Davenport schools are pushing more parents to get their kids to class.
On Thursday, September 29, 2016, school leaders highlighted the importance of attendance at the annual 'Parent Extravaganza,' a conference that offers tips and tools parents can use to help their students succeed.
The district is in the second year of an attendance initiative being rolled out at the elementary school level.
"The family that takes their child to Disneyland for a week is chronically absent," said T.J. Schneckloth, director of student supports and federal programs for the district. "What if they teach a very important skill in math during those five days? You might forever have that hole in your learning. So, chronic absenteeism is not just for an at-risk student, it's for anybody."
According to Superintendent Dr. Art Tate, one in every ten students at Davenport elementary schools is considered chronically absent. That means they miss 18 days or more in a year.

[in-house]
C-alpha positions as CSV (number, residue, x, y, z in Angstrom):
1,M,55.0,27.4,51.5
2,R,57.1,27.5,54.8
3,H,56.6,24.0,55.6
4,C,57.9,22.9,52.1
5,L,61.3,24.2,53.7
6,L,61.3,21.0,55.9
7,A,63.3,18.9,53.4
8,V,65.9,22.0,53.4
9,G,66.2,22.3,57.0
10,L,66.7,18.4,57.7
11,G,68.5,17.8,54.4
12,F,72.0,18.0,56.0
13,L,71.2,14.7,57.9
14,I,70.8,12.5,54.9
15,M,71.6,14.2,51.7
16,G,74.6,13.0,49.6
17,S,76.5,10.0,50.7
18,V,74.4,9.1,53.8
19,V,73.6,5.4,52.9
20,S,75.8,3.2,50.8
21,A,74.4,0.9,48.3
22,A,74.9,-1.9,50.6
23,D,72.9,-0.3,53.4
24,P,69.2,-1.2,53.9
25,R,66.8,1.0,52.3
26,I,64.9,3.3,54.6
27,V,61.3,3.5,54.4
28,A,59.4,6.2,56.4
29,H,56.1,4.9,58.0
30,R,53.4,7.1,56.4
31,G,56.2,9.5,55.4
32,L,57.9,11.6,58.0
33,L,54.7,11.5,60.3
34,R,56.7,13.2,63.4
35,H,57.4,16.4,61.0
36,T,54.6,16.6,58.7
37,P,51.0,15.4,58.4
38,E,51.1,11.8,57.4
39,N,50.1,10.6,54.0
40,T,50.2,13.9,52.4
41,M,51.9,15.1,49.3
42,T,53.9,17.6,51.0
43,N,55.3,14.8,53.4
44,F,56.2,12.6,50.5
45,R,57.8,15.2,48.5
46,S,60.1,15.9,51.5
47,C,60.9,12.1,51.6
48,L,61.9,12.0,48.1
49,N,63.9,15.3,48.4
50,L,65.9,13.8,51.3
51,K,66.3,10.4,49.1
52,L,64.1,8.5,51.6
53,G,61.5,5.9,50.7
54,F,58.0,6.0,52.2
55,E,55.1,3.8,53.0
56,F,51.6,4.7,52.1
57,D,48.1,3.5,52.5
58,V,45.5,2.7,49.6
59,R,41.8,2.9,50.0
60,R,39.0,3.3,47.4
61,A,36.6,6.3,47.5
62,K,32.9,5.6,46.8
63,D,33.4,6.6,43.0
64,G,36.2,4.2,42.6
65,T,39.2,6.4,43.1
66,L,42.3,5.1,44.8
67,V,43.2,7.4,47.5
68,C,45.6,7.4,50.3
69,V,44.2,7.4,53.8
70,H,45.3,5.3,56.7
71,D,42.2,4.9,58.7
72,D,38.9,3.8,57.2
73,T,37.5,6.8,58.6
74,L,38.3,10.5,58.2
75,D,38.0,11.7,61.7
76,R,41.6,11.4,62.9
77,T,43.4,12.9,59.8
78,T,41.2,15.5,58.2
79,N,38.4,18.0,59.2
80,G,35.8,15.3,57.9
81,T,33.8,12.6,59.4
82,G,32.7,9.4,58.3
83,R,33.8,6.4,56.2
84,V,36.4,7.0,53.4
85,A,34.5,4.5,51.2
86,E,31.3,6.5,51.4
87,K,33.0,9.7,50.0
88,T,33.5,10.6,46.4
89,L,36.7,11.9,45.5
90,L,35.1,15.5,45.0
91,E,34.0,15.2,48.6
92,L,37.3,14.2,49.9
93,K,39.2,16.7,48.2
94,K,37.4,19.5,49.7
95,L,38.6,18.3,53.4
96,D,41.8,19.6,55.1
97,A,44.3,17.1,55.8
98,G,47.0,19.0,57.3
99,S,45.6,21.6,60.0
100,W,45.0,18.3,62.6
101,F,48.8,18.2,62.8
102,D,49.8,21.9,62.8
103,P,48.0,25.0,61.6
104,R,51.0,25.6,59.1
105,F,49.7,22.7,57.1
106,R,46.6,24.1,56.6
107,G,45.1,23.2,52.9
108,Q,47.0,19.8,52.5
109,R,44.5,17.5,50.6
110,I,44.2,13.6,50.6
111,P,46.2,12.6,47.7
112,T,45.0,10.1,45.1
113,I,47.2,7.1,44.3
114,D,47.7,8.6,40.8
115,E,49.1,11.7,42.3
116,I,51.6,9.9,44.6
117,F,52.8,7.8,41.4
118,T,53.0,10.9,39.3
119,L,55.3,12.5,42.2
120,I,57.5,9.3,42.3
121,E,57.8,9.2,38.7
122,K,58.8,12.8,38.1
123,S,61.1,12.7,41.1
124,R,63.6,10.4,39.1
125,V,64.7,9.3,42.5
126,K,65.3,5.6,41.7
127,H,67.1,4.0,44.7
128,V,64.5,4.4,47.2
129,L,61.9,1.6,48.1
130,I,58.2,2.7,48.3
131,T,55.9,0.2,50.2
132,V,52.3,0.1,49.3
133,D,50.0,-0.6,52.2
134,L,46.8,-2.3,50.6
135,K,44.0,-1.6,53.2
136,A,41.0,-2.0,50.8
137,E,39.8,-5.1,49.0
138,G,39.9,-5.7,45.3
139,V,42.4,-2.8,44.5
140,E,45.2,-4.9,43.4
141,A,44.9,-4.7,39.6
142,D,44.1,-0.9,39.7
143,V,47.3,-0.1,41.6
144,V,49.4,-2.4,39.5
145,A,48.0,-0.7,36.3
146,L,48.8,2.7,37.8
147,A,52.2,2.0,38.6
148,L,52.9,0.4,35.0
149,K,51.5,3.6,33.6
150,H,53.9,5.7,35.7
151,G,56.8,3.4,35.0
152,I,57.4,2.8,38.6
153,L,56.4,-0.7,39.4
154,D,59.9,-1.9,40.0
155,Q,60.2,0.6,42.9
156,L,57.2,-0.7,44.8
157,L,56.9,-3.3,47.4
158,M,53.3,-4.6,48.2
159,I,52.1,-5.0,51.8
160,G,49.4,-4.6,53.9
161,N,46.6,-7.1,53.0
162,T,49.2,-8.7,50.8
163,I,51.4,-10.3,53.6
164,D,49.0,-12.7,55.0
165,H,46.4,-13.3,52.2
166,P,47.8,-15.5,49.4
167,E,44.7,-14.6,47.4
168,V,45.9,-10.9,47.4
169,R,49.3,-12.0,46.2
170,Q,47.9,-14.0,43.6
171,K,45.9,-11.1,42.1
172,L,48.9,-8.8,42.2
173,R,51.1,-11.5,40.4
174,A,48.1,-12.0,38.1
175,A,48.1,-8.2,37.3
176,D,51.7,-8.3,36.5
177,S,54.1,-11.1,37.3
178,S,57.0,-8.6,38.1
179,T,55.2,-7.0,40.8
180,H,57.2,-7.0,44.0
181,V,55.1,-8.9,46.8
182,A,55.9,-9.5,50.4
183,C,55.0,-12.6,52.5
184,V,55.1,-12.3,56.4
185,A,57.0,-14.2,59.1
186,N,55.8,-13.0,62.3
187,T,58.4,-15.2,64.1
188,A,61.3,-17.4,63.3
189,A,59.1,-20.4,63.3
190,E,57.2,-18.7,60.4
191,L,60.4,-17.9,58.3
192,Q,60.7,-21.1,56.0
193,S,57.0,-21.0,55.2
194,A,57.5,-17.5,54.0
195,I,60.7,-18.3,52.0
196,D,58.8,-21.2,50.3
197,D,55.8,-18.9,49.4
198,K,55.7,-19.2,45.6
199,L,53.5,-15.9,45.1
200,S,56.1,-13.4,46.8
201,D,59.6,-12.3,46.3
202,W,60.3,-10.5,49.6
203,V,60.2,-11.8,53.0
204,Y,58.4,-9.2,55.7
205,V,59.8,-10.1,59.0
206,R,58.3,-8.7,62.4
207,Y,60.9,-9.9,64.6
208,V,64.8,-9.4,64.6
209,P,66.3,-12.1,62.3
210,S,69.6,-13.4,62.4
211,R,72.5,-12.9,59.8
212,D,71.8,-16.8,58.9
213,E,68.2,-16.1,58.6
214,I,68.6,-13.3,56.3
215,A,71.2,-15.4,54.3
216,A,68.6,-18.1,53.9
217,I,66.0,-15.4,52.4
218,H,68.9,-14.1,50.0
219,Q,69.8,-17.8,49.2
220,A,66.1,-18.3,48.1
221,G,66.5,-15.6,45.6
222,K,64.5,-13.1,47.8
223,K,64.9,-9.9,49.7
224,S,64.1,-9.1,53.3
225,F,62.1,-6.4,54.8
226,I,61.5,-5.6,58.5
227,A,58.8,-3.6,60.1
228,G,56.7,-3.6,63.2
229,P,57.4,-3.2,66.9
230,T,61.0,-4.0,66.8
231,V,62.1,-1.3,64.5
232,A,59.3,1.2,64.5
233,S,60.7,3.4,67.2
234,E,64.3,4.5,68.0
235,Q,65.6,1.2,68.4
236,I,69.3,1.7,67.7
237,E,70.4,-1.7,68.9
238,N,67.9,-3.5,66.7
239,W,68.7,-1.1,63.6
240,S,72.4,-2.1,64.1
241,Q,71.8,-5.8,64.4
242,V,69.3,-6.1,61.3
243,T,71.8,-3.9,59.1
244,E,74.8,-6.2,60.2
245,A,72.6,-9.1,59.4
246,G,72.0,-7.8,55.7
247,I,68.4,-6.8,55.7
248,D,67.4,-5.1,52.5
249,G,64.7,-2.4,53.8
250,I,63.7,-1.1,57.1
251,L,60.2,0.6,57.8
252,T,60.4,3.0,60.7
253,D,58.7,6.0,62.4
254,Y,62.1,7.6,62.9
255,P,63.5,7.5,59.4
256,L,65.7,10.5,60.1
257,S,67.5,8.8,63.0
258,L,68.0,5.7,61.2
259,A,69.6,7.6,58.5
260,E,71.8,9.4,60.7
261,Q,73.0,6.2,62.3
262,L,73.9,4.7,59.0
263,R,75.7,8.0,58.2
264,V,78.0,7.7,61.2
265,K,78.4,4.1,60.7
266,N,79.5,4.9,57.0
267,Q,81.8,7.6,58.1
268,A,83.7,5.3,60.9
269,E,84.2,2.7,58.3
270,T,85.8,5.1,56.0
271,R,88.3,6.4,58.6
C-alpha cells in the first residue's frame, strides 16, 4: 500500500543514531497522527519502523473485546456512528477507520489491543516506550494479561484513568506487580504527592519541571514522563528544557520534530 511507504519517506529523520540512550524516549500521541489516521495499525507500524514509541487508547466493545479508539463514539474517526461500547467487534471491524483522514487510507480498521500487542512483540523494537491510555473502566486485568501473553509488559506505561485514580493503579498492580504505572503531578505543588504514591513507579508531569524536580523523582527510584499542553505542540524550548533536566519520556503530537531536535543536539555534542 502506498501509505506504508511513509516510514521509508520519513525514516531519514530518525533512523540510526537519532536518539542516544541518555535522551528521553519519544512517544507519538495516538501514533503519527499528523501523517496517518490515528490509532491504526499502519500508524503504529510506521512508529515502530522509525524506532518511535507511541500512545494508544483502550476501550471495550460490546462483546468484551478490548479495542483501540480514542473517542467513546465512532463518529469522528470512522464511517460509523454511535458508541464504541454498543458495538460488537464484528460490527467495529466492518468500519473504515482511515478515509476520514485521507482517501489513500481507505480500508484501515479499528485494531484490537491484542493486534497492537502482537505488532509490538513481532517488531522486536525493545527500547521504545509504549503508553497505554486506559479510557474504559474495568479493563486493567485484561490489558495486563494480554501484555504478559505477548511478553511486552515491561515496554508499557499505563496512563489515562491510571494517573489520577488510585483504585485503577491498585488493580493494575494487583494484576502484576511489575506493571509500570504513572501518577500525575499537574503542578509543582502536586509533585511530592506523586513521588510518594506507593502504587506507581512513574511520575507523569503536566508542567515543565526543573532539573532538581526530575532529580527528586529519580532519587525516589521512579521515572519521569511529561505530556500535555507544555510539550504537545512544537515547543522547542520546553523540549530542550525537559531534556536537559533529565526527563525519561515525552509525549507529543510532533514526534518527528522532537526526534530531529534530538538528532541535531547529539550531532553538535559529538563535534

Parents like Octavia Evans say it can be challenging to make sure kids attend class.
"I have actually personally struggled with attendance with my kids, especially the teenager. He's a senior now, so he thinks he can just go when he wants, and that's just not the case," said Evans.
Evans, though, is thankful for the opportunity to network with other families, and lean on them for support.
"I think it's awesome, the support that you get from other parents with different things. They say it takes a village, and I'm a true believer in that," said Evans. "That's what the other parents give each other -- support."
Davenport administrators say the goal is for students to miss fewer than five school days each year.